Sunday, 5 October 2014

Haines by the Lynn Canal, a small border town in Indian Alaska


There may be more challenging places in Alaska, more rich in History or pioneer exploration. Haines is hardly a candidate for Ultima Thule, so this is just a small report of a civilized place where peace, beauty and nature can be fully enjoyed.
I mean, really breathtaking beauty and nature at its best.

An intermezzo for adventures in more distant lands.


Haines is a small port community in Southeastern Alaska, located on the shores of the Lynn Canal - the state's longest fjord - and surrounded by glorious glacier-covered mountains of the Coast Range.


Coordinates: 59°14′ N, 135°26′ W
Population:  ~2000


The small town of Haines lies where the Chilkat River empties into the waters of upper Lynn Canal.


Haines town center offers two museums, a prize winner library, a coffee shop and a couple of restaurants, and a few galleries.

'Main street' slopes downwards to the port, in the inlet waters of the Lynn canal.



The Lighthouse Restaurant occupies the old fishing port's building.


The 'Fogcutter bar' and the 'Rusty Compass' coffeehouse, on Main Street.



The Bear Den, Gifts and Bakery.

On Main Street near the boat harbor, Bear Den is a large store with Alaskan gifts - carvings, hats, clothing and food products.


The prize-winner library, a touch of modern culture in Haines.

The Hammer Museum

A local curiosity, maybe unique in the world !

Hammers can be surprising.

Glass hammers to break sugar cubes :)

Haines has a few art galleries, displaying traditional Indian crafts as well as local resident artists; this one is unmissable:

The Seawolf Gallery

Tresham Gregg displays his works at the Seawolf Gallery.



A few old houses remain on upper Main Street, a reminder of the gold rush era:


The grey one in the middle has been recently demolished for hazardous. A garden will take its place.



Haines started as a small fishing village. Presently the small harbour is mainly recreational, but fishing remains an important part of the local economy.


Cruise ships and the daily fast ferry dock at the Fort Seward pier:





Fort Seward, Heritage site

The community of Fort Seward was built since 1902 around the first Fort in Alaska, on a hill overlooking the waters of the fjord.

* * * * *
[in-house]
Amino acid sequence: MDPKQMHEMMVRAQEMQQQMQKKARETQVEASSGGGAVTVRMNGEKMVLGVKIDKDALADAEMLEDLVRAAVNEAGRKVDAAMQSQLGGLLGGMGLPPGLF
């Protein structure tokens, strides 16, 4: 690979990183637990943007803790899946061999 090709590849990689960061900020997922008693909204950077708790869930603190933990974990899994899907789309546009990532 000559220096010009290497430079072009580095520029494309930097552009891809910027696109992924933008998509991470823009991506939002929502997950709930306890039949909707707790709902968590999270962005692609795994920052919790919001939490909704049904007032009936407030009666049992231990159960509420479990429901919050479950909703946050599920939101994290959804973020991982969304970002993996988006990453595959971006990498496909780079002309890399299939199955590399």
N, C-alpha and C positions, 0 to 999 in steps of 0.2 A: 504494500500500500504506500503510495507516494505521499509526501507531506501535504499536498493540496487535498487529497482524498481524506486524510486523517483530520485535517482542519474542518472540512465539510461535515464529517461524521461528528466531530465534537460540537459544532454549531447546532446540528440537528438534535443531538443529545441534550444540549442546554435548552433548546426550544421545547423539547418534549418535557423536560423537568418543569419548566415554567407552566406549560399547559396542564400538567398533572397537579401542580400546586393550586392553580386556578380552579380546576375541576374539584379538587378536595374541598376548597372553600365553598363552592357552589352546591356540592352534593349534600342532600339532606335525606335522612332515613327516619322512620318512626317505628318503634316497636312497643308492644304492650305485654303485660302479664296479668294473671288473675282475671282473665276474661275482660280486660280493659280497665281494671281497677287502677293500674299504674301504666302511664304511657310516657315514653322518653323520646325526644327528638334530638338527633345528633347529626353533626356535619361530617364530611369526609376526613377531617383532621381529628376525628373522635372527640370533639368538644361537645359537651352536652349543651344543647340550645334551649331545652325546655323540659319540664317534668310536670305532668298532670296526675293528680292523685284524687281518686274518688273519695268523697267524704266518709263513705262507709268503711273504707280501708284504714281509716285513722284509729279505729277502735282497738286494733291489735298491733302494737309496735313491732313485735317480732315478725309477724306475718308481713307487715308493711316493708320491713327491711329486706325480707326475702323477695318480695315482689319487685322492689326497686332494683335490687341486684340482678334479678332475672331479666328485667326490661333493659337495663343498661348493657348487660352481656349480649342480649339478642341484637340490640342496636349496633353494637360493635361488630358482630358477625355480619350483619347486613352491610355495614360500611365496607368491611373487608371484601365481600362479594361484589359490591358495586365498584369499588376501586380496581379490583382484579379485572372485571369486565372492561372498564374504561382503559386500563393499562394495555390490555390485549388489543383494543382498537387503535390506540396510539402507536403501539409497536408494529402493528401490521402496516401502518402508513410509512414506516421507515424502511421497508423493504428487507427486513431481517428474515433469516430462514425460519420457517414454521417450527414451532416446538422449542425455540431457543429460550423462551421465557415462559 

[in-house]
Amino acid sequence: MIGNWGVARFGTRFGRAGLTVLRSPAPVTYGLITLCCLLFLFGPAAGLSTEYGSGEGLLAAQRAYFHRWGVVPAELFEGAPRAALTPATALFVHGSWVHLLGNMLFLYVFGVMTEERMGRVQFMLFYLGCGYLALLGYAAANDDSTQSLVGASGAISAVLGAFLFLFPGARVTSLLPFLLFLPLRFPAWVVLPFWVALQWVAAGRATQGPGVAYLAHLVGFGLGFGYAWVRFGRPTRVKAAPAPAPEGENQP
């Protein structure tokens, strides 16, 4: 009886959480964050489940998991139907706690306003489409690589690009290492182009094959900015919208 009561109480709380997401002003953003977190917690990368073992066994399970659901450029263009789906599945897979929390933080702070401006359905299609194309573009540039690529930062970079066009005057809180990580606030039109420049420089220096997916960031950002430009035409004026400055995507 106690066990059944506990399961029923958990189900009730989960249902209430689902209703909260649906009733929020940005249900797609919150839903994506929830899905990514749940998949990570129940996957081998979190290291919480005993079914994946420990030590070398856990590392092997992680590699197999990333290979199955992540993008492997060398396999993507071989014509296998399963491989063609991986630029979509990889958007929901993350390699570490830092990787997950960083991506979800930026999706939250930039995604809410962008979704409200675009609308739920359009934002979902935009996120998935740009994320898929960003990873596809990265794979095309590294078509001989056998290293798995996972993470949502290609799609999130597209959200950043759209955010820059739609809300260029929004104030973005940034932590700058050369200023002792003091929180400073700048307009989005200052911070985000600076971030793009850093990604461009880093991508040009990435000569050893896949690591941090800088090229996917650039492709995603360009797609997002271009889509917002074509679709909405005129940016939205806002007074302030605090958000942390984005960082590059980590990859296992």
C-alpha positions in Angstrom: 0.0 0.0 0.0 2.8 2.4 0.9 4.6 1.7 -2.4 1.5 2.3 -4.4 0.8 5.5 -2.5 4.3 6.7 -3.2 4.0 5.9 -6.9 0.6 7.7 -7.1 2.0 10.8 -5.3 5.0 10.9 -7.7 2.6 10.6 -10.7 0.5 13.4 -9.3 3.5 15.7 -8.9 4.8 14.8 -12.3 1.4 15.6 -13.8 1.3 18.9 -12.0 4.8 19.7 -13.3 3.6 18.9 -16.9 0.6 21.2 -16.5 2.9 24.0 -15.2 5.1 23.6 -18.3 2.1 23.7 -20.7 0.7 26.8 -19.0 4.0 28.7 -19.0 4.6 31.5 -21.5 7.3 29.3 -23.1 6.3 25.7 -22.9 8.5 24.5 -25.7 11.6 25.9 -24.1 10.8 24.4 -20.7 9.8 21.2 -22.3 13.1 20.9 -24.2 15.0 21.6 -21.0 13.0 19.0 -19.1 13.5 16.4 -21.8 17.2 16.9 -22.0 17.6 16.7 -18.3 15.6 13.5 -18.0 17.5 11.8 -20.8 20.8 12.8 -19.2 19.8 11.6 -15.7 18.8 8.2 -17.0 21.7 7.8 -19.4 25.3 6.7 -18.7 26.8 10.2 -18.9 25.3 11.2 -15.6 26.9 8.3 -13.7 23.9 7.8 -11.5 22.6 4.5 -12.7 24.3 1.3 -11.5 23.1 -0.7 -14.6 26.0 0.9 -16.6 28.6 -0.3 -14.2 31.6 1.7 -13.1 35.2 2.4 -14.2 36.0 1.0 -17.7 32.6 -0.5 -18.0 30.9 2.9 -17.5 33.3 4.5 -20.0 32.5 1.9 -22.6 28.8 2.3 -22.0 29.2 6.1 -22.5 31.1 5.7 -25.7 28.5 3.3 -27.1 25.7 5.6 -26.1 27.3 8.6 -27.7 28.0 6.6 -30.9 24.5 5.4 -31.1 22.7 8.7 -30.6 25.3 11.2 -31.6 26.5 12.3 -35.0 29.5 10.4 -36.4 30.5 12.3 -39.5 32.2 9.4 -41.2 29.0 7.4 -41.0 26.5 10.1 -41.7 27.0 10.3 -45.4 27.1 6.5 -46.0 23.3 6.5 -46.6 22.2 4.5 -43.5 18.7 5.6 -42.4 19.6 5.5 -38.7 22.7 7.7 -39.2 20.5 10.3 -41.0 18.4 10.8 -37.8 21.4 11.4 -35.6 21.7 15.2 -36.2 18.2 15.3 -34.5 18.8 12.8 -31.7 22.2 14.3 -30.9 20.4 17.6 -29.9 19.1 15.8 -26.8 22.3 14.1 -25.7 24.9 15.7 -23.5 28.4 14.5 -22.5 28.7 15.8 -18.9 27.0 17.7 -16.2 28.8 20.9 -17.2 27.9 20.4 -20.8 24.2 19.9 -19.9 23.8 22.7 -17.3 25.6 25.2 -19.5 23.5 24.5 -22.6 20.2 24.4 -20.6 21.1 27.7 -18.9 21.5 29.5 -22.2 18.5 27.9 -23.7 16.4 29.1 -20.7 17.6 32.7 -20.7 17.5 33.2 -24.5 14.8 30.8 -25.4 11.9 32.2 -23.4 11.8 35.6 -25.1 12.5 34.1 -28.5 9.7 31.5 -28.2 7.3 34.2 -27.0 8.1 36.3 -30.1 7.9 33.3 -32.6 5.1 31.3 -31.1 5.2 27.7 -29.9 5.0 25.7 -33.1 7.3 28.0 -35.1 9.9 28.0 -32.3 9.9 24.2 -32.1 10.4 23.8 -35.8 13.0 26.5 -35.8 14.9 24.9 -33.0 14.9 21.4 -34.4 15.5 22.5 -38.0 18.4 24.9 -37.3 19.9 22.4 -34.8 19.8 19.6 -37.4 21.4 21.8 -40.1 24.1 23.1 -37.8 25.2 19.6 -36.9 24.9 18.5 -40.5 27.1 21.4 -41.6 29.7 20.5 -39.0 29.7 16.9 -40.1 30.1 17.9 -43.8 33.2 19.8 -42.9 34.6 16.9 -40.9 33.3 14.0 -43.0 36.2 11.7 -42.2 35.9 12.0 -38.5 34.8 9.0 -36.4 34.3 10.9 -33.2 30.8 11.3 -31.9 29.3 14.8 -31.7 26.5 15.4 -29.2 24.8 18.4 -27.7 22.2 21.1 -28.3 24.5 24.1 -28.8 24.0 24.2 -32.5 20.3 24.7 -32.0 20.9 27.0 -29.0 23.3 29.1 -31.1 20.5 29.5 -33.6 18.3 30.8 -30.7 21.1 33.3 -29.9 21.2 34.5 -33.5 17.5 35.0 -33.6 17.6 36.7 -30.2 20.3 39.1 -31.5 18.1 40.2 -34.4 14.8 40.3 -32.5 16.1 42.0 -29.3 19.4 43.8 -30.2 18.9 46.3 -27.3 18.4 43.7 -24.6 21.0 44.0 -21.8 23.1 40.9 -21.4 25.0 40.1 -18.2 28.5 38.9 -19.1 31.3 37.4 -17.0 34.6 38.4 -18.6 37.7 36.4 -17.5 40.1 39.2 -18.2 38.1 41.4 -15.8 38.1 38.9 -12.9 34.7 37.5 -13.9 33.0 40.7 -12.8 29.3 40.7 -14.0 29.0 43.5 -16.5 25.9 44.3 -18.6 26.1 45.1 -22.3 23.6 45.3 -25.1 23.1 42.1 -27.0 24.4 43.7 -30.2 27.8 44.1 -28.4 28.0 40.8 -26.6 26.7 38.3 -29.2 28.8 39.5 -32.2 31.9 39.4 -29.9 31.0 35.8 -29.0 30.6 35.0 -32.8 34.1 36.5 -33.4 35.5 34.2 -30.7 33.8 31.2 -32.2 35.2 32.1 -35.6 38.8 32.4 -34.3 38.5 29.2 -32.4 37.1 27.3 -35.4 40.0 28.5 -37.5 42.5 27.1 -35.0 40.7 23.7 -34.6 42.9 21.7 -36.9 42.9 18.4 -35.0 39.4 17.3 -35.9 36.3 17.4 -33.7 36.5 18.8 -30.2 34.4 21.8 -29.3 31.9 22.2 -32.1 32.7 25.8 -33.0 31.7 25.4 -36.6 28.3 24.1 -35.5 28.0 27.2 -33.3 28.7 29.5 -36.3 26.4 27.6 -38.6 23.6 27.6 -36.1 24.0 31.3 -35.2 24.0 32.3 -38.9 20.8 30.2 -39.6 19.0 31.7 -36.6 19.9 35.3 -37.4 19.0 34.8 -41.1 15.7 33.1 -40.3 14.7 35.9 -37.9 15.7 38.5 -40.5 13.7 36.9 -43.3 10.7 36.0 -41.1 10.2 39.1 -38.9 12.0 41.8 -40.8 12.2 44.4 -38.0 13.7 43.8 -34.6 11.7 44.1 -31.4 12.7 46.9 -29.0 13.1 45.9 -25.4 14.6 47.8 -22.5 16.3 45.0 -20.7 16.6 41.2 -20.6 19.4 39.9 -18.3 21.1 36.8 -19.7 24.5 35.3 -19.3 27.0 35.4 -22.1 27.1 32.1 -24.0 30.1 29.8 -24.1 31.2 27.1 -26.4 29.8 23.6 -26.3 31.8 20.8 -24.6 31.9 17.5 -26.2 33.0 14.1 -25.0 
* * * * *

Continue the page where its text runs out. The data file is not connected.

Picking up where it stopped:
Served by a fast ferry from Skagway, Fort Seward community is now part of Haines.


From the ferry pier, you access the town amidst flower vases.

William H. Seward was the U.S. Secretary of State who negotiated the purchase of the Alaska territory from Russia in 1867.

Fort Seward was Alaska's first US army fort, built during the gold rush era and during a time when there was tension between the US and Canada over the border.


The buildings were all the same style and the fort was carefully laid out.

This community loves flowers !

A Gift shop for tourist offers local crafts.

The fort was deactivated in 1946 and sold. The new owners called it Port Chilkoot. In 1970, Port Chilkoot merged with Haines into one municipality.

An increasing number of restaurants, lodges, and art galleries are installed in the original buildings; the Fort's hospital, for example,  is now the Alaska Indian Arts Center.


The Center makes totem poles, many are to be found in the parade ground area.




Around Haines and the Lynn Canal

1 Letnikov cove, an old salmon  Cannery.


Perched up on wooden pilings over blue water with mountains all around, this old cannery is in a beautiful location.


The historic cannery was originally opened in 1917. It is currently in operation and, in addition to the packing plant, has a gift shop open in the summer months.



2 The Eldred Rock lighthouse

In the stormy waters of the Lynn Canal, some miles southways from Haines at 58º N, 135º W, sits a small island surrounded by majestic, snow covered mountains: Eldred Rock.

Definitively an Alpine view.

Eldred Rock island had been the location of multiple maritime incidents. So there was built an octagonal lighthouse in 1906, the last of ten lighthouses constructed in Alaska in the first years of the 20th century.

Lynn Channel is often under fog or stormy gales.


With light and fog-signal apparatus and keepers' quarters combined in a single structure, the lighthouse is listed on the National Register of Historic Places.







3 comments:

Mister Twister said...

I wonder... if global trade did not exist... what would the locals drink instead of coffee?

Mário Gonçalves said...

Weird question.
Tea, I guess. Almost everywhere there is some kind of tea.

Mister Twister said...

Herbal tea FTW!